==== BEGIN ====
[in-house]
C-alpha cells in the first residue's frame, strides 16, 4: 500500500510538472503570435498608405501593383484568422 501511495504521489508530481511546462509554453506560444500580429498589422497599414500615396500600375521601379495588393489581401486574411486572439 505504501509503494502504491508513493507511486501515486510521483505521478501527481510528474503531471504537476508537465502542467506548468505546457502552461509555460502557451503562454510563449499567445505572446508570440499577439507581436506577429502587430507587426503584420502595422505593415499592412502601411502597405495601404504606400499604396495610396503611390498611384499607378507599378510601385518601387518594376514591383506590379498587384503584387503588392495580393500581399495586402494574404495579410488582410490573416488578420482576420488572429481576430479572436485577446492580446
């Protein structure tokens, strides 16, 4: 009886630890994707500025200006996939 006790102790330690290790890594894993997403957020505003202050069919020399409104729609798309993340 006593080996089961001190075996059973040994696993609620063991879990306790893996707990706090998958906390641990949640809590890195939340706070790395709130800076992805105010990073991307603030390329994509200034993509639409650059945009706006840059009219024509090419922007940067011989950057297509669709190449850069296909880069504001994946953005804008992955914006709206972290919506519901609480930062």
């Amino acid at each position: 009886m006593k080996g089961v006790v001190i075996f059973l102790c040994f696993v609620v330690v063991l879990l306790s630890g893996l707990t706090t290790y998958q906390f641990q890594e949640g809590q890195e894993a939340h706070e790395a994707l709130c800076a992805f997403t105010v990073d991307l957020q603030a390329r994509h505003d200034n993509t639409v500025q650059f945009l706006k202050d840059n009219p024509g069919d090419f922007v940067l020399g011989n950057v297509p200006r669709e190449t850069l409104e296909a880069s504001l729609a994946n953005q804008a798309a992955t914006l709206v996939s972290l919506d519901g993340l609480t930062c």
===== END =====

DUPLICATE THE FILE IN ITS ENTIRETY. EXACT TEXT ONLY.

[in-house]
C-alpha cells in the first residue's frame, strides 16, 4: 500500500510538472503570435498608405501593383484568422 501511495504521489508530481511546462509554453506560444500580429498589422497599414500615396500600375521601379495588393489581401486574411486572439 505504501509503494502504491508513493507511486501515486510521483505521478501527481510528474503531471504537476508537465502542467506548468505546457502552461509555460502557451503562454510563449499567445505572446508570440499577439507581436506577429502587430507587426503584420502595422505593415499592412502601411502597405495601404504606400499604396495610396503611390498611384499607378507599378510601385518601387518594376514591383506590379498587384503584387503588392495580393500581399495586402494574404495579410488582410490573416488578420482576420488572429481576430479572436485577446492580446
């Protein structure tokens, strides 16, 4: 009886630890994707500025200006996939 006790102790330690290790890594894993997403957020505003202050069919020399409104729609798309993340 006593080996089961001190075996059973040994696993609620063991879990306790893996707990706090998958906390641990949640809590890195939340706070790395709130800076992805105010990073991307603030390329994509200034993509639409650059945009706006840059009219024509090419922007940067011989950057297509669709190449850069296909880069504001994946953005804008992955914006709206972290919506519901609480930062």
């Amino acid at each position: 009886m006593k080996g089961v006790v001190i075996f059973l102790c040994f696993v609620v330690v063991l879990l306790s630890g893996l707990t706090t290790y998958q906390f641990q890594e949640g809590q890195e894993a939340h706070e790395a994707l709130c800076a992805f997403t105010v990073d991307l957020q603030a390329r994509h505003d200034n993509t639409v500025q650059f945009l706006k202050d840059n009219p024509g069919d090419f922007v940067l020399g011989n950057v297509p200006r669709e190449t850069l409104e296909a880069s504001l729609a994946n953005q804008a798309a992955t914006l709206v996939s972290l919506d519901g993340l609480t930062c």